Melaka state govt goes open source in a big way
By Edwin Yapp September 27, 2012
- Melaka State adopts Red Hat’s virtualization and Linux operating system; security, reliability and cost key factors in win
- Opens Center of Excellence (CoE) in a bid to train more open source professionals, boosting skill sets for future
THE Melaka State Government and Red Hat Inc have entered into an alliance that will see the former deploy the open source vendor’s software offerings and use its training material at the Melaka Open Source Center of Excellence next year.
Speaking to the media at a signing ceremony on Sept 27, Dr Mohamed Sulaiman Sultan Suhaibuddeen, head of IT for the state government, said that Melaka has deployed Red Hat Enterprise Virtualization and Red Hat Linux Enterprise operating system as the foundation for its planned cloud computing infrastructure.
According to Sulaiman, the state government embarked on a state-wide revamp of its IT infrastructure by consolidating and virtualizing its systems, with Red Hat as its main vendor leading the project.
Sulaiman, who has been with the Melaka state government for three years, said it chose Red Hat’s offering because it believes that the Rayleigh, North Carolina-based software player is able to provide a flexible, reliable and secure offering compared to the others it had evaluated.
“When we looked at what was available in the market, we chose a vendor who can give us some assurance that our systems can run in a secure manner, and that will give us some quality [and reliability] for the products we’ve purchased,” he said.
Asked to quantify what he meant by “quality and security,” Sulaiman said that as an entity in charge of the state government's IT infrastructure, its IT department needed to know exactly what’s running on its system. As such, going open source – with access to the software source codes – was the best way to have this transparency, he added.
“Systems running open source technology are much more reliable, flexible and secure,” he said. “We also feel that compared to other [software offerings] in the market, open source is less compromised (sic),” he said, adding that after evaluating other competing products, Red Hat was deemed to also give better run time performance.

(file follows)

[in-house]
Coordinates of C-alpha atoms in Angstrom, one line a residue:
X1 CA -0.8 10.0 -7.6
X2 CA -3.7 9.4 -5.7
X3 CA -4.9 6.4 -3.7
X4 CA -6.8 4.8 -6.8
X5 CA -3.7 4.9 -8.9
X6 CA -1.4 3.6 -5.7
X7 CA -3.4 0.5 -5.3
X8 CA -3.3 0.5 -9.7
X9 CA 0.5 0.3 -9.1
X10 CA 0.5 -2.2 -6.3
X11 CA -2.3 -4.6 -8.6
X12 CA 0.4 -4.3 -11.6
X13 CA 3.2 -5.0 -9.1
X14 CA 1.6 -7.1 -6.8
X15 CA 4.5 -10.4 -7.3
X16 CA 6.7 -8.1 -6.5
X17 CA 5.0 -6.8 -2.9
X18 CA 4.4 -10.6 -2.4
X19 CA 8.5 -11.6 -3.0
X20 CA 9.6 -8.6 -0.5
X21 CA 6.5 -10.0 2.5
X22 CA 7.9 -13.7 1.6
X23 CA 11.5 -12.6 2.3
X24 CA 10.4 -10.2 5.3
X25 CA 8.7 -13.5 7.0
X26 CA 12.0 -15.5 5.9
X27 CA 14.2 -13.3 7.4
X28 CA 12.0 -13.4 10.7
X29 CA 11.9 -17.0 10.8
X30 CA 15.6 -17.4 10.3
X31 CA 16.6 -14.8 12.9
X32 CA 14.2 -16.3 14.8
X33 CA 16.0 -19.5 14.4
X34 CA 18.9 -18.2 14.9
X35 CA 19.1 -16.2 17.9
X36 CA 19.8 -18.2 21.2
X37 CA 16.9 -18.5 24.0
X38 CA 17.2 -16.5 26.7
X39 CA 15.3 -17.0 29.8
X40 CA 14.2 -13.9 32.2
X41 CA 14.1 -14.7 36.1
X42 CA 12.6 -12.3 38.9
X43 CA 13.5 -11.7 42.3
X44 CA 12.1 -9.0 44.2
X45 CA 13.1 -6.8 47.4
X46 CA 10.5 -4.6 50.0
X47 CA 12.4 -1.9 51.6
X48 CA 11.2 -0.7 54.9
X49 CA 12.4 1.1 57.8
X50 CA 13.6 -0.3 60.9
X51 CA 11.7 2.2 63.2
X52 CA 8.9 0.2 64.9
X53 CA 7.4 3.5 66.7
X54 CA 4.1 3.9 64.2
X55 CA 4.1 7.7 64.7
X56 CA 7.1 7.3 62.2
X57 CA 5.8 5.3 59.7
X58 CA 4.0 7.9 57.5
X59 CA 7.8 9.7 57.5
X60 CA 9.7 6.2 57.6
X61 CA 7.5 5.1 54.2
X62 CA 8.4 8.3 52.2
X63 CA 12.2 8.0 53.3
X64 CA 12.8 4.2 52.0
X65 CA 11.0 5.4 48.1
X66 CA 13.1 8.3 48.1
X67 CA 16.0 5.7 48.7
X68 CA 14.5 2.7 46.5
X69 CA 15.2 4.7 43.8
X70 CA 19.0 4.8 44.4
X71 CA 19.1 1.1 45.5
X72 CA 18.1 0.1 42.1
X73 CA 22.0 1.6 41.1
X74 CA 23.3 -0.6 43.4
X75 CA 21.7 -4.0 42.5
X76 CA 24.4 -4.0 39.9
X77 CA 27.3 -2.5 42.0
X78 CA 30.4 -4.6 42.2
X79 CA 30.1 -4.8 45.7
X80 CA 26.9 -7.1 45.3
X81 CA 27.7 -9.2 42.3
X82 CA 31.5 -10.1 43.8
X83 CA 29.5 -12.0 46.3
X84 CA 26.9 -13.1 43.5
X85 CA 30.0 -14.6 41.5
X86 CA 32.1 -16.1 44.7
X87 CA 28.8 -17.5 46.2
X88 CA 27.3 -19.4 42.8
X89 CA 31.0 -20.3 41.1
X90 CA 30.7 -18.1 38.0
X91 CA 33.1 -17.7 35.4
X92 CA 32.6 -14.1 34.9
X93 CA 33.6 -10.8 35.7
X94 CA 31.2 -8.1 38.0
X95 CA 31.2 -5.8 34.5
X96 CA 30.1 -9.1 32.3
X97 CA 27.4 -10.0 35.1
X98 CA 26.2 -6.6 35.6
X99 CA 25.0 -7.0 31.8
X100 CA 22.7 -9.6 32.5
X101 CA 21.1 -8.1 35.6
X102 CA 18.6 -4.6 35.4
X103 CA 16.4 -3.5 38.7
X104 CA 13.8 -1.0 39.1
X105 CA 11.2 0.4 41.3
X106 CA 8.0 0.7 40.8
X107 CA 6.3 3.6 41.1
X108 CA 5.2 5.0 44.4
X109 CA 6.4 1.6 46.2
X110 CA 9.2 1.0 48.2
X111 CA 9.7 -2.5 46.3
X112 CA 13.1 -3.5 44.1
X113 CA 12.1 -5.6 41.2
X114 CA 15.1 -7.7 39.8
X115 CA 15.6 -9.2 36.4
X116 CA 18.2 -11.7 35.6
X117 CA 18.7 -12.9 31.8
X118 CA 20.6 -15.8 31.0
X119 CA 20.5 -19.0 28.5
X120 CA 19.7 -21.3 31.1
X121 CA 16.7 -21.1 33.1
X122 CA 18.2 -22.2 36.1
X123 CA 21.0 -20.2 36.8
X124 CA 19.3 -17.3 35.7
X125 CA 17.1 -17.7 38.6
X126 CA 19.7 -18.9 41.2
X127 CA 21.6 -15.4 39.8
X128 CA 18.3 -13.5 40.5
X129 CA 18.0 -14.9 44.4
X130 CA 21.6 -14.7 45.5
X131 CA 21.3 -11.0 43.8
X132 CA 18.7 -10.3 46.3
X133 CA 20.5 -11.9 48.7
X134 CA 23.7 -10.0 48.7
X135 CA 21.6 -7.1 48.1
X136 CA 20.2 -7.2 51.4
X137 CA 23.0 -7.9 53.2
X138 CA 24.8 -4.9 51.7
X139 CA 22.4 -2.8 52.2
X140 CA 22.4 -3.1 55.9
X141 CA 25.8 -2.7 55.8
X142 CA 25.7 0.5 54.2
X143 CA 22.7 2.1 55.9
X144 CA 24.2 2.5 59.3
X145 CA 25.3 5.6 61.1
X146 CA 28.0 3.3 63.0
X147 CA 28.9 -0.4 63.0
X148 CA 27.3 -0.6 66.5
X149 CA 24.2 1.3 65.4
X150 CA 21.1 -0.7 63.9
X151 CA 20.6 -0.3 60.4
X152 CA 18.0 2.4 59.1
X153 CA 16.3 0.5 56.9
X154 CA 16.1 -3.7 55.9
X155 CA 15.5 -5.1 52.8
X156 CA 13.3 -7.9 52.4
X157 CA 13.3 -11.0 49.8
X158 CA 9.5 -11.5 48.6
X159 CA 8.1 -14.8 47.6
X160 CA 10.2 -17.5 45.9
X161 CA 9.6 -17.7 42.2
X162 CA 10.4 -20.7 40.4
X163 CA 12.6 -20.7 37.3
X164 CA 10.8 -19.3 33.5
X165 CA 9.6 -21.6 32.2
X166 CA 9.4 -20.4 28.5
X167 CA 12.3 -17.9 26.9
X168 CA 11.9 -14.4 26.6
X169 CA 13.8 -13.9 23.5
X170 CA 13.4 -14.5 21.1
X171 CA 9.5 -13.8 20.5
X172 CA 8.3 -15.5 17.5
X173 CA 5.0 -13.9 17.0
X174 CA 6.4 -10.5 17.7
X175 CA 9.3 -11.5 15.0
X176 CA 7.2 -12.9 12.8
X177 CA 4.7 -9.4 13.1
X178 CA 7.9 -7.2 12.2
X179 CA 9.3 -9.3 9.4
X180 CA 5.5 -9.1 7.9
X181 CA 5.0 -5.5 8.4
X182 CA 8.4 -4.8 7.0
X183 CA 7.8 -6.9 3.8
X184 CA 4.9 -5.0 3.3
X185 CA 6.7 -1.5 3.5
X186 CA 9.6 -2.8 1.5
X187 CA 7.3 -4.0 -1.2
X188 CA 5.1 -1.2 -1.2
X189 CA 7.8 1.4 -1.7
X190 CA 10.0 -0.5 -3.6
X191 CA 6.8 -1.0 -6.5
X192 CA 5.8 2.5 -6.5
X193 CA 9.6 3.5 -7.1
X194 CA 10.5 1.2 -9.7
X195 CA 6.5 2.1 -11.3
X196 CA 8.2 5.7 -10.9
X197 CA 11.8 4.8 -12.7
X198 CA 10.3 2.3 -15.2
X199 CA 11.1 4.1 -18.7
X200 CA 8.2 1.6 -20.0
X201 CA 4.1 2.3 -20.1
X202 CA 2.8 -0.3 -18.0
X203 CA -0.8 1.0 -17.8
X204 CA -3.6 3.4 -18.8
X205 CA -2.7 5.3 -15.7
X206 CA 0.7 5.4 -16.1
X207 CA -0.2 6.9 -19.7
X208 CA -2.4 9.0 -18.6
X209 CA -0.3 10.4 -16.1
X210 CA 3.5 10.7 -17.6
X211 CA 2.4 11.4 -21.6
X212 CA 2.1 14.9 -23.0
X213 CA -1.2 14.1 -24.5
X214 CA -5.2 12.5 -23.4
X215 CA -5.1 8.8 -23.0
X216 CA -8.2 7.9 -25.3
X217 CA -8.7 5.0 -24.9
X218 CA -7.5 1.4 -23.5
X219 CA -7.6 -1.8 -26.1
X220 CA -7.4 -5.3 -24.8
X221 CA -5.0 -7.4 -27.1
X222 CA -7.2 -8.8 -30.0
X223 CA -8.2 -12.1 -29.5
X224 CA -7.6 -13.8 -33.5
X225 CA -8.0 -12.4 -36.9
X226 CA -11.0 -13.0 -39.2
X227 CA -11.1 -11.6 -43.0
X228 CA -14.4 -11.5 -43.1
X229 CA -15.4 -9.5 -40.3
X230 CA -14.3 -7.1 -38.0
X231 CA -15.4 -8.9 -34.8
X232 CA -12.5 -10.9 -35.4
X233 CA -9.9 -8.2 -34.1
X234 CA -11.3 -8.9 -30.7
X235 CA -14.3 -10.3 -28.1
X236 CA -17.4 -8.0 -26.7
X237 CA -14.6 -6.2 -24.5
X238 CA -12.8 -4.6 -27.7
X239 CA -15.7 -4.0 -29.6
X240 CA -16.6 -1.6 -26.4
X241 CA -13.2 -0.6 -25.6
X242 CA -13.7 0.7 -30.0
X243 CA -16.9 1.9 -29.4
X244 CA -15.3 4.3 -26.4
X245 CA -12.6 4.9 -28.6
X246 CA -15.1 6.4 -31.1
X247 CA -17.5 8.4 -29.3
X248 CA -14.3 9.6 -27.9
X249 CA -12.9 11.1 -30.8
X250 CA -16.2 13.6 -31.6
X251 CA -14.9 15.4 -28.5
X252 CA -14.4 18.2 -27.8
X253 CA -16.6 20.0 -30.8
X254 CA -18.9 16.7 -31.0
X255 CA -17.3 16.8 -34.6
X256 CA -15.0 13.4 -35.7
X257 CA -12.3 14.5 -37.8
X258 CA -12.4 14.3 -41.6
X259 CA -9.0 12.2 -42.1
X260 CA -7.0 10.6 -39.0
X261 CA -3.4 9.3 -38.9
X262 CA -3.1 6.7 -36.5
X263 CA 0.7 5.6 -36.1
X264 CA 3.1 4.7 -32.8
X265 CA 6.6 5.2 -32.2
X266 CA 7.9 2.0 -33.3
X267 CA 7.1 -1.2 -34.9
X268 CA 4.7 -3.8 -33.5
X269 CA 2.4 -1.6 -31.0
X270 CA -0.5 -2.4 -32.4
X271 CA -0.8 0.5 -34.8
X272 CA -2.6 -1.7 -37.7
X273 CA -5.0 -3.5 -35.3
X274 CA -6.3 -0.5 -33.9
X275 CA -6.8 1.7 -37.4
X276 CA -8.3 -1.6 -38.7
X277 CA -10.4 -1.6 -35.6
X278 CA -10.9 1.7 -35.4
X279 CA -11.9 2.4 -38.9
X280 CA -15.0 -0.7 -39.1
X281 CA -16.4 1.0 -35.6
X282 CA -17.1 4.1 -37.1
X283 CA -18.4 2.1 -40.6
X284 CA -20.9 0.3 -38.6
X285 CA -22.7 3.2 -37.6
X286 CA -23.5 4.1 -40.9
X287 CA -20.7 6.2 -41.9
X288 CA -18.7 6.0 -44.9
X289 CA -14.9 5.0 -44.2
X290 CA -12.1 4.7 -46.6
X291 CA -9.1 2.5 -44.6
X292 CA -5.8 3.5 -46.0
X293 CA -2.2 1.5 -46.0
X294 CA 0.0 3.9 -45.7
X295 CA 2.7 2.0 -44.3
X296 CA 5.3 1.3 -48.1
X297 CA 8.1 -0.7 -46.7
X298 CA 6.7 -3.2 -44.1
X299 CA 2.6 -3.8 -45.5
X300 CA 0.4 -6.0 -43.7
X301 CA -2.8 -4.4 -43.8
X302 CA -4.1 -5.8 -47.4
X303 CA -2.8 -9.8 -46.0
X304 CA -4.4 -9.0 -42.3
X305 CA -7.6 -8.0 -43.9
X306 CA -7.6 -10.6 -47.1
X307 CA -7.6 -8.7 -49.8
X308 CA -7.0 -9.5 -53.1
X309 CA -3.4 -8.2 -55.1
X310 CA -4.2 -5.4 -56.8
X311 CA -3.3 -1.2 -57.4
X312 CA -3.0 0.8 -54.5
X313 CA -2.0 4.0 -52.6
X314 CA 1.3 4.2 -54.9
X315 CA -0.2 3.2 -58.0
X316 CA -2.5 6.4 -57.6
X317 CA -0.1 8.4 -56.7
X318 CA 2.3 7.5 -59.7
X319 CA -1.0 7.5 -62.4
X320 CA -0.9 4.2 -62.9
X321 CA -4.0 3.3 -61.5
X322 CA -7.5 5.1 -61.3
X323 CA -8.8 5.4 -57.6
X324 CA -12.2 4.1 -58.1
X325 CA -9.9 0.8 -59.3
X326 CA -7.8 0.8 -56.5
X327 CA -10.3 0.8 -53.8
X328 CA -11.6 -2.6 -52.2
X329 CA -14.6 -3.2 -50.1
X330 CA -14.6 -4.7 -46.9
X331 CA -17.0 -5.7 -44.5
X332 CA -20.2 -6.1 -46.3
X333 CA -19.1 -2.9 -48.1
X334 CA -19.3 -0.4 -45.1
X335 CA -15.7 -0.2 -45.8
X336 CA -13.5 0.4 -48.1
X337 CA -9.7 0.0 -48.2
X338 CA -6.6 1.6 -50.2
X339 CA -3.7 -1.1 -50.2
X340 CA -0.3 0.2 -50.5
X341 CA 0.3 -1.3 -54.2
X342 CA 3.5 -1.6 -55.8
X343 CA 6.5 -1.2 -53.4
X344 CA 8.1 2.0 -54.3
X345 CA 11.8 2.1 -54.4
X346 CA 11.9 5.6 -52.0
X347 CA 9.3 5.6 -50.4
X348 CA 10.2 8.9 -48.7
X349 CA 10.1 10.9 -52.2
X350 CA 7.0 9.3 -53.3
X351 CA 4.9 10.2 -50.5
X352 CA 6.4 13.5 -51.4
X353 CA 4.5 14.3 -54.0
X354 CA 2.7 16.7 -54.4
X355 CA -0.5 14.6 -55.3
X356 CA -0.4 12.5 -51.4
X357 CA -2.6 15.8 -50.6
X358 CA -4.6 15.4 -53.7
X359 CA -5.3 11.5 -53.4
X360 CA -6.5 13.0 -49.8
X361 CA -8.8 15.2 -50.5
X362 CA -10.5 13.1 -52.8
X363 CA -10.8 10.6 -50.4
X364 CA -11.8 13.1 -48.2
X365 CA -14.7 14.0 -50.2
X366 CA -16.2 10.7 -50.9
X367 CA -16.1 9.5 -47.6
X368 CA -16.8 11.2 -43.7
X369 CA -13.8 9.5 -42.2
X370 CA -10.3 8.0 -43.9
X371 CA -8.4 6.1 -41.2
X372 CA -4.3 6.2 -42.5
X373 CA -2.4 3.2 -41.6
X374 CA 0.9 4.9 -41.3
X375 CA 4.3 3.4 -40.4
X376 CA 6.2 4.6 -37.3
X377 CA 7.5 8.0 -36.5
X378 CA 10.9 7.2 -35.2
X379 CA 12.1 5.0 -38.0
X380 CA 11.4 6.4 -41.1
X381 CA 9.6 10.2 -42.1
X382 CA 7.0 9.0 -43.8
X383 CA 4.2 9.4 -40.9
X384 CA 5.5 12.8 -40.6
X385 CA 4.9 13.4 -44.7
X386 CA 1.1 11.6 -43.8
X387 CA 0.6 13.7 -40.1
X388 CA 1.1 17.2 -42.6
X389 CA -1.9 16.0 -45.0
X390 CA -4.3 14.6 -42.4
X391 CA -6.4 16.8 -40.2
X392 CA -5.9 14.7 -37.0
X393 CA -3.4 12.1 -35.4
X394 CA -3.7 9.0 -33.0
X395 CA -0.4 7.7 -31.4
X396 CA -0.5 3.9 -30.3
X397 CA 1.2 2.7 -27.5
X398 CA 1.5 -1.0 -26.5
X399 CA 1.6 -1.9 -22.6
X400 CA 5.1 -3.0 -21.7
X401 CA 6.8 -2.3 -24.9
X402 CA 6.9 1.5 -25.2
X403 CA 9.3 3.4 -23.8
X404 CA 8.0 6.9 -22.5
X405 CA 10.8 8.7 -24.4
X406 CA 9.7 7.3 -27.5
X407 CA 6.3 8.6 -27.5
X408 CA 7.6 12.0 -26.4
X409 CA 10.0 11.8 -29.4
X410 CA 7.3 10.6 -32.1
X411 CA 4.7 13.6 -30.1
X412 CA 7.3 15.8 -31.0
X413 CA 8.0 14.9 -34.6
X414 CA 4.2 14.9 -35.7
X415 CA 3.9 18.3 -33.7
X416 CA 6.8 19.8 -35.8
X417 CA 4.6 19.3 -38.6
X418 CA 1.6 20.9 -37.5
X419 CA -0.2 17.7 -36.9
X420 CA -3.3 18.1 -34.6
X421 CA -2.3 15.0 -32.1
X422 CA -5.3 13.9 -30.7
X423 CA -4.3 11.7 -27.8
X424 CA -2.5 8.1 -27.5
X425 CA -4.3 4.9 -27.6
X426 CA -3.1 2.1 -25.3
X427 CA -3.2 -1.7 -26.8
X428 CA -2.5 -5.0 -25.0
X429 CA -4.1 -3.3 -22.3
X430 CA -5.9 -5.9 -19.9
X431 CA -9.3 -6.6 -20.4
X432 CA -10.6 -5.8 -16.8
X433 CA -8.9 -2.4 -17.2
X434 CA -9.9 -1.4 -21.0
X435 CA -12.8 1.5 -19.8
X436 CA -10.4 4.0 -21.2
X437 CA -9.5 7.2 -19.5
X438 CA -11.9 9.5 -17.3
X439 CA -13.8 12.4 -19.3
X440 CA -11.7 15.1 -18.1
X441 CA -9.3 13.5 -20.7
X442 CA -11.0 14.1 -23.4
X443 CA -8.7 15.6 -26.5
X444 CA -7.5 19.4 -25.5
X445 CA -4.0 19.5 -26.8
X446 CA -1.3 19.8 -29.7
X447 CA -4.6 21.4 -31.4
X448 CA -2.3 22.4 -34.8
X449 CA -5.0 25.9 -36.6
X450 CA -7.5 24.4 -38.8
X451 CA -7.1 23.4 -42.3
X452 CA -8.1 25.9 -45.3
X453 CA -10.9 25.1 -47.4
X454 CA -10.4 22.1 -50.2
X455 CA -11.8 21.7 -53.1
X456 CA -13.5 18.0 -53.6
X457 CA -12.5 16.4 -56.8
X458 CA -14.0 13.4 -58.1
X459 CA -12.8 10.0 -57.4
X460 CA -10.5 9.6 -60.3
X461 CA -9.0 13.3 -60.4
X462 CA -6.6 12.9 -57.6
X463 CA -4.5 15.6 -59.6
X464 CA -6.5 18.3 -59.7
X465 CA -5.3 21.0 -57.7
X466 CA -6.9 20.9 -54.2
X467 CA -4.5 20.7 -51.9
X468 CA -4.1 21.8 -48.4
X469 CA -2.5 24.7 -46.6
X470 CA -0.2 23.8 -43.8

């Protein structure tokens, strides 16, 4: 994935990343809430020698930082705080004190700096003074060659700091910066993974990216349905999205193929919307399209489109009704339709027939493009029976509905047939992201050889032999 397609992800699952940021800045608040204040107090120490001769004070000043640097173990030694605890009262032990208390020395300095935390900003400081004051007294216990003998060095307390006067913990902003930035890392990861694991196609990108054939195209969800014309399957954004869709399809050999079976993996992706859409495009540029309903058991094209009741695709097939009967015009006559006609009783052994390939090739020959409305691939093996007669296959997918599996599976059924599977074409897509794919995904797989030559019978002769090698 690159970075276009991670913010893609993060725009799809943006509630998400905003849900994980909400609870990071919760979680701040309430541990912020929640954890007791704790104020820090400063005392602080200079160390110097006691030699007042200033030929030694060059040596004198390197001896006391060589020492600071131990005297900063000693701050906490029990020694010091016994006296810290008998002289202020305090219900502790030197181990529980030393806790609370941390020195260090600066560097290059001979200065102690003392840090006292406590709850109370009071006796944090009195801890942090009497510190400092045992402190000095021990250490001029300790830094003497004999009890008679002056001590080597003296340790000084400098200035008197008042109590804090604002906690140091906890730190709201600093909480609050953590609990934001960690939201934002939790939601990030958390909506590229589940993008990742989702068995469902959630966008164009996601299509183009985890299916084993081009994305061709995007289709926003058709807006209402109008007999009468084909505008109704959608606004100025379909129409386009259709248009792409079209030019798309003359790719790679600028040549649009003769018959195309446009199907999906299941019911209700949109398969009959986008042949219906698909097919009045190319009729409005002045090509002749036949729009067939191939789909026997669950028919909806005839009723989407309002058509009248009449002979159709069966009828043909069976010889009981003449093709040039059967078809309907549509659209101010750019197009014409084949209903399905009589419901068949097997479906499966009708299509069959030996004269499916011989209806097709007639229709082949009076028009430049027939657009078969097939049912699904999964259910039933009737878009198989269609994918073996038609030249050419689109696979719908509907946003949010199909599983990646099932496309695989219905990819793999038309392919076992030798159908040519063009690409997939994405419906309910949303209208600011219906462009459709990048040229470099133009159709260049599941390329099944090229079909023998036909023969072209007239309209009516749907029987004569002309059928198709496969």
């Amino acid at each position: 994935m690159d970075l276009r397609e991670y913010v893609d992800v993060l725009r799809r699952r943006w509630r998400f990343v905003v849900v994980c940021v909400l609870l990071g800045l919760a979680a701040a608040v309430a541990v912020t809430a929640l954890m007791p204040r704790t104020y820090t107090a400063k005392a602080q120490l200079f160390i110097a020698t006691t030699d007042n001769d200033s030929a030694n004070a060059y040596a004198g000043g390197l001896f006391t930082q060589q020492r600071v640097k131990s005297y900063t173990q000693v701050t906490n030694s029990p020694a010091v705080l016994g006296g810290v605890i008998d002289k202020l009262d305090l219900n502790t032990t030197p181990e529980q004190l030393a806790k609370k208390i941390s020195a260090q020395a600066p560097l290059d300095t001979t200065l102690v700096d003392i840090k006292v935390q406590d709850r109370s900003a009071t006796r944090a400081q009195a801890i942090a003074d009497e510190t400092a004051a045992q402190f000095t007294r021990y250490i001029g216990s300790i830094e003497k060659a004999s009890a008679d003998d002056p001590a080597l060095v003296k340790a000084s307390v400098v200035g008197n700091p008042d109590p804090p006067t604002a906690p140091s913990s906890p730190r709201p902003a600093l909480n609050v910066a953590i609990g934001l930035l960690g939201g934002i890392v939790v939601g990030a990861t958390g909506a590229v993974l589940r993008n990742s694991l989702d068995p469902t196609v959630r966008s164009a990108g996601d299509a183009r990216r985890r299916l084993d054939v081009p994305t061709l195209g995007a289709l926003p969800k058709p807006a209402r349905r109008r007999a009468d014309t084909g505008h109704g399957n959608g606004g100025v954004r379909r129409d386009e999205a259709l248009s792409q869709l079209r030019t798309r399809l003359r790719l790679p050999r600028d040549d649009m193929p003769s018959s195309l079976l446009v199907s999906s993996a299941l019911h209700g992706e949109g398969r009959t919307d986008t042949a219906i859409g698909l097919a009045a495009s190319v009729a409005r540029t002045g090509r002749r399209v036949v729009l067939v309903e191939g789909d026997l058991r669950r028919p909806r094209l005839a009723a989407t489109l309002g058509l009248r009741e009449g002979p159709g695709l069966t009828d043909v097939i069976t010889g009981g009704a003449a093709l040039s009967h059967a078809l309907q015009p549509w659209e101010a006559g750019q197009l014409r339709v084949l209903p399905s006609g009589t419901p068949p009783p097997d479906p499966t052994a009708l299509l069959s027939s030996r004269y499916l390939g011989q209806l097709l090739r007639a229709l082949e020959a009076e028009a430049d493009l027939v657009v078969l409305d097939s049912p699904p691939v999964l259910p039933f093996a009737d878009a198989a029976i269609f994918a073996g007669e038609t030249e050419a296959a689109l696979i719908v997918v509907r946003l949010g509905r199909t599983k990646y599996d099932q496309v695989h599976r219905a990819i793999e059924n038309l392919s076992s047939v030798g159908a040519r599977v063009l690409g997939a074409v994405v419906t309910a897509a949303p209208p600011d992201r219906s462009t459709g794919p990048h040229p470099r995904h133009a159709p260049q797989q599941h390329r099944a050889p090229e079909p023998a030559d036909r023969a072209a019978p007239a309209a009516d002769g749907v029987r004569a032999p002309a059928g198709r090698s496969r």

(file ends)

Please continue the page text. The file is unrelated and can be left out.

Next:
Apart from this, Sulaiman revealed that going open source was also a cost-related criterion as the state government only spent 30% of what it would otherwise have spent if it had gone with another software vendor. He declined to name which other competing software vendors had been evaluated.
Noting however that a competing product, for instance, say Microsoft, would have given Hyper-V ( the engine of virtualization) for free, Sulaiman said, “It may be given free [by Microsoft] but it’ll require us to run it together with the Windows operating system, and this will cost us additional money,” he explained. “When we calculated the TCO (total cost of ownership), we found that it’s not suitable [for us].”
Situated about 150km south-east of the capital city Kuala Lumpur, the state of Melaka covers an area of 1,664 square km, and is dubbed the Historical State by locals.
The Melaka State Government comprises 43 departmental offices that govern four local authorities. Due to the growth and expansion of the state’s IT infrastructure, information and systems had become disparate and resided in silos, Red Hat claimed.
It added that the ICT division of the Melaka State Government, which handles most of the IT needs centrally, began looking for ways to control and consolidate its assets as far back as three years ago.
Sulaiman said that the state government plans to have all the common data and services consolidated to a centralized data center and fully cloud-enabled by 2015.
Asked if Melaka was the first state in the country that has such an open source-driven IT infrastructure, Damien Wong , general manager of Red Hat Asean, said that while other states in Malaysia may be using open source, the Melaka State Government is probably the first to formalize its efforts in such a systematic way.
OSS competency center formed
Besides the software deal, Sulaiman revealed that the state government has signed a memorandum of understanding (MoU) with Red Hat and Abyres, one of Red Hat’s partners in Malaysia, to provide relevant training material under the Red Hat Academy curriculum to universities, polytechnics and community colleges in the state of Melaka.
Certification examinations will also be made available at a discounted fee for students, lecturers and instructors of the universities and polytechnics located in the state, Red Hat said.
In tandem with this, the state government has also set up an Open Source Center of Excellence aimed at providing the necessary facilities and resources for local students and lecturers to be trained in Linux, middleware and other open source technologies.
This Center is expected to see 250 trainees over the next year with the goal of a 100% increase year-on-year up to 2014.
“We expect to start taking in students from all over the country in January 2013 and we are operating on a not-for-profit model,” Sulaiman (pic, right) said. “Our aim is to promote the use of open source and equip students and professionals with the skills needed in this area because we feel there is a lack of skilled resources in this area.”
D.P. van Leeuwen (pic, left), vice president and general manager of Red Hat Asia Pacific, said: “Red Hat is very pleased to collaborate with the Melaka State Government in a bid to promote open source awareness in the state. We also hope that with the setting up of the Center, we will be able to provide expertise and resources to train current and future IT professionals.”